The beginning of the season was somewhat difficult in a sense that everything developed downwards, approaching the fields of hopelessness, which mood prevailed over the narrative – there weren’t any bad or poorly thought-out storylines, nothing like that, but it was surely tense and slightly uncomfortable. Starting with the middle of the season, however, things became much more interesting as there began the streak of deep and beautiful stories, the most powerful of which was the story of Teddy Perkins and his brother Benny Hope. By the way, the role of Teddy was performed by Donald Glover himself, who wore whiteface makeup for it. Other episodes mentioned above are pretty much just as good – maybe a little less exciting, but definitely just as good.
This 2nd season all in all is darker and not as funny as the 1st one – in fact, the show seems to be turning more and more towards drama rather than comedy, although there are still a lot of truly great findings, some of which are in the humor domain.
The execution is just as superb as it was before. The writing is strong and exquisite; the dialogs are natural and subtle; the acting is amazing. The technical side of things is also great.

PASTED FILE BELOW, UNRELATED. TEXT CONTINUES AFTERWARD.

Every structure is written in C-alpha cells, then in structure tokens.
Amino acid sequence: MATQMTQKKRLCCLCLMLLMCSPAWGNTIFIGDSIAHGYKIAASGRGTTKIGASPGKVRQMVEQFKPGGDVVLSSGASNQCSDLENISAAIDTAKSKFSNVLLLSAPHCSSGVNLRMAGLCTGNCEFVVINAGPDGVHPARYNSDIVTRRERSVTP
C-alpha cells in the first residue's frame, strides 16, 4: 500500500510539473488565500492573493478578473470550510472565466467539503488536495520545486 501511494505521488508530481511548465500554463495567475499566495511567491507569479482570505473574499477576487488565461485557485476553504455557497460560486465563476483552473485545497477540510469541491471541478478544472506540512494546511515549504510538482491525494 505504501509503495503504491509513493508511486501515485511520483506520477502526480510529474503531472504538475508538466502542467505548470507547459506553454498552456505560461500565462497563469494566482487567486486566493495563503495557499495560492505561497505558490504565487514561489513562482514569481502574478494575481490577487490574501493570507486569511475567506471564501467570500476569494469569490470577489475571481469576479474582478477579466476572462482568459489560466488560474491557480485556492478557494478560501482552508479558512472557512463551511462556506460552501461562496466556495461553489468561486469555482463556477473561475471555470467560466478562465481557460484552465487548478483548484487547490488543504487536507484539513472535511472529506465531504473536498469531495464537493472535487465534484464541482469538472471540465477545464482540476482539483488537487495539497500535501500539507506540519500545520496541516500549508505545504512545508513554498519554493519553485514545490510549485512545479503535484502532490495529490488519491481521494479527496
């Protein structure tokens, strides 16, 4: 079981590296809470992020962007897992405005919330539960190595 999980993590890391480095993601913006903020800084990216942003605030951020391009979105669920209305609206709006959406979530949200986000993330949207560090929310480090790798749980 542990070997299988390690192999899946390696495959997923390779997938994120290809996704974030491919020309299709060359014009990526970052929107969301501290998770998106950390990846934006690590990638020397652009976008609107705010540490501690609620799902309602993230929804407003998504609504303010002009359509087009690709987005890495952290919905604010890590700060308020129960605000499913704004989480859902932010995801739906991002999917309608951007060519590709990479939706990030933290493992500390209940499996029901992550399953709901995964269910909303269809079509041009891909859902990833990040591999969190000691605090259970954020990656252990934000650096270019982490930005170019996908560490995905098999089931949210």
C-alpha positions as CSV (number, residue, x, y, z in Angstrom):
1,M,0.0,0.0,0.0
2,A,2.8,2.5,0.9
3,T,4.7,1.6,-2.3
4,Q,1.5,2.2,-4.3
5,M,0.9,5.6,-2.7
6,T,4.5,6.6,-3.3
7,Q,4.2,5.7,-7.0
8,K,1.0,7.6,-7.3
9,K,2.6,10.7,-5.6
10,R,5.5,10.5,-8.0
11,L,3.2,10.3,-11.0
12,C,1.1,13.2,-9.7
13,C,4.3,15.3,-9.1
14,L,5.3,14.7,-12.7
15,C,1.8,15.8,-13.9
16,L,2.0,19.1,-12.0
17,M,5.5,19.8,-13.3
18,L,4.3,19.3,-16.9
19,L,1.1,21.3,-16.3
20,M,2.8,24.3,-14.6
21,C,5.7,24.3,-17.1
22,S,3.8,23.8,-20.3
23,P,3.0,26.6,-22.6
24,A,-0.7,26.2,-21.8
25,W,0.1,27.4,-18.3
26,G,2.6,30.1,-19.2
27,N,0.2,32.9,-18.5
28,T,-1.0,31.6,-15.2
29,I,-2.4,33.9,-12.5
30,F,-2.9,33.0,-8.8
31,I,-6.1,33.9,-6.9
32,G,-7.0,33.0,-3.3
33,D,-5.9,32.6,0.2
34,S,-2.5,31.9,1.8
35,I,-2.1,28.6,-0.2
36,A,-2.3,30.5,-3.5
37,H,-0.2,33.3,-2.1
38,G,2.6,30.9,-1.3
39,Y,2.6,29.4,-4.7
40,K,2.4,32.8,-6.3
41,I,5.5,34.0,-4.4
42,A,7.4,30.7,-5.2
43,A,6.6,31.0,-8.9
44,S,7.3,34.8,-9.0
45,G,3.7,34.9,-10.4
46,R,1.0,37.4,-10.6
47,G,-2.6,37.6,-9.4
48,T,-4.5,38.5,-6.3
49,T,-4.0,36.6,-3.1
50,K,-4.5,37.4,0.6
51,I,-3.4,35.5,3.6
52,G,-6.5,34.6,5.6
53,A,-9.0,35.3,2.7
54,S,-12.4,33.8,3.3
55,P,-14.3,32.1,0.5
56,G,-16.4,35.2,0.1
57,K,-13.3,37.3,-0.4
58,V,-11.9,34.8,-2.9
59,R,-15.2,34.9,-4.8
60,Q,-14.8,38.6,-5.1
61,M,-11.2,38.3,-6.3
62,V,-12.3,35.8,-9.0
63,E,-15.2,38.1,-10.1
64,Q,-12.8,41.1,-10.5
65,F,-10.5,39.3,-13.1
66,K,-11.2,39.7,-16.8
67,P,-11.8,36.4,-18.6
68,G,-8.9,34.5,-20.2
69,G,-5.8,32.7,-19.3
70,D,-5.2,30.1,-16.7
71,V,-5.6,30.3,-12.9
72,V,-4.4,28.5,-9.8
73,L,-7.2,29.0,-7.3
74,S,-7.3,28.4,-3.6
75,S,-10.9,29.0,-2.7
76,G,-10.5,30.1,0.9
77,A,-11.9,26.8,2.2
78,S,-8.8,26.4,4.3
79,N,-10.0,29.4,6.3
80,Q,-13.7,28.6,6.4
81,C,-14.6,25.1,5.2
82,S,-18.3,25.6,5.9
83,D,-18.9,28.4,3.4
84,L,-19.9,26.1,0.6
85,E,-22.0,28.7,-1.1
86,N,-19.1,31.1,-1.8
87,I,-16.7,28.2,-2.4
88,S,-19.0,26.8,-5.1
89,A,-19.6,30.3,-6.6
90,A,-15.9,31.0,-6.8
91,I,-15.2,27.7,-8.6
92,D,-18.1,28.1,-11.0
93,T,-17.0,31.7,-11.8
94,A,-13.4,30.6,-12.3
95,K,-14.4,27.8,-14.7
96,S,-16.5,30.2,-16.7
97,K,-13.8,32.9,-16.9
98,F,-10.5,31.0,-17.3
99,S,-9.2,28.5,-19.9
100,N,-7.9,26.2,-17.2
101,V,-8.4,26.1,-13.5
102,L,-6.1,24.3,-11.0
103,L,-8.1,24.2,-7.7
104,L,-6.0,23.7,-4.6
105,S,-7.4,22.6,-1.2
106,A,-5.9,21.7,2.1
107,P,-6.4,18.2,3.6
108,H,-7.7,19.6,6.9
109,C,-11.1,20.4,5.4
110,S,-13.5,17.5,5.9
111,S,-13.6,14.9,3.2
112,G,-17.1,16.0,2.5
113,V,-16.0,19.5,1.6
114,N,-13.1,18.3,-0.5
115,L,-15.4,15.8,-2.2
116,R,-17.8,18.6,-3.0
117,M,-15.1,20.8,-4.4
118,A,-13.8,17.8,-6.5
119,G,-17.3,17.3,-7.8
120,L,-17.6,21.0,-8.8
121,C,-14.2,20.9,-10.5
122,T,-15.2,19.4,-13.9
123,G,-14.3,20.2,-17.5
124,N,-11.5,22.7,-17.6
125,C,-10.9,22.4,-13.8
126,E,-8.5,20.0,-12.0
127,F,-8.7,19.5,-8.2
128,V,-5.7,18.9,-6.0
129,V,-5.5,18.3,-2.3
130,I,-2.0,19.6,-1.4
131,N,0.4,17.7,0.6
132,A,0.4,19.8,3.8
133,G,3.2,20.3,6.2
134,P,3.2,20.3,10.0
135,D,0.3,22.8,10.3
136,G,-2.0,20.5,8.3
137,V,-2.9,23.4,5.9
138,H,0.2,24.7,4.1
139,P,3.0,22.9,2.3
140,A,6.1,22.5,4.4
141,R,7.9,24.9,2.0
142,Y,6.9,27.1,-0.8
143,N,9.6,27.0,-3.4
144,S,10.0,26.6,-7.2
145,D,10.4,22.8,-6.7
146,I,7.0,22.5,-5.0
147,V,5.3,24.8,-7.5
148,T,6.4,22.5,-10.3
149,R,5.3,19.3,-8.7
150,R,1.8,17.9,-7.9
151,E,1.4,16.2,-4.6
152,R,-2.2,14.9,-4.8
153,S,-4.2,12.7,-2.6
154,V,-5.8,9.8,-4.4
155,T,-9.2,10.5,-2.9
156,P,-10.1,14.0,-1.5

Generally speaking, this season is just as enjoyable, but, because of the adjusted down mood, may seem less so.
The 1st season of American Crime Story is dedicated to the one of the most controversial cases in the US legal history, The People v. O. J. Simpson. It’s a screen adaptation of the Jeffrey Toobin’s book The Run of His Life, which comprises the accounts of the events from various personalities, including OJ himself, prosecutors Marcia Clark and Chris Darden, lawyers Robert Shapiro, F. Lee Bailey, Dershowitz and Johnny Cochran, OJ’s closes friend Robert Kardashian, as well as other people directly or indirectly involved with the case. The show tells about the events in question, starting with the night of the murder, through all the trial proceedings, and up to the verdict and its immediate consequences.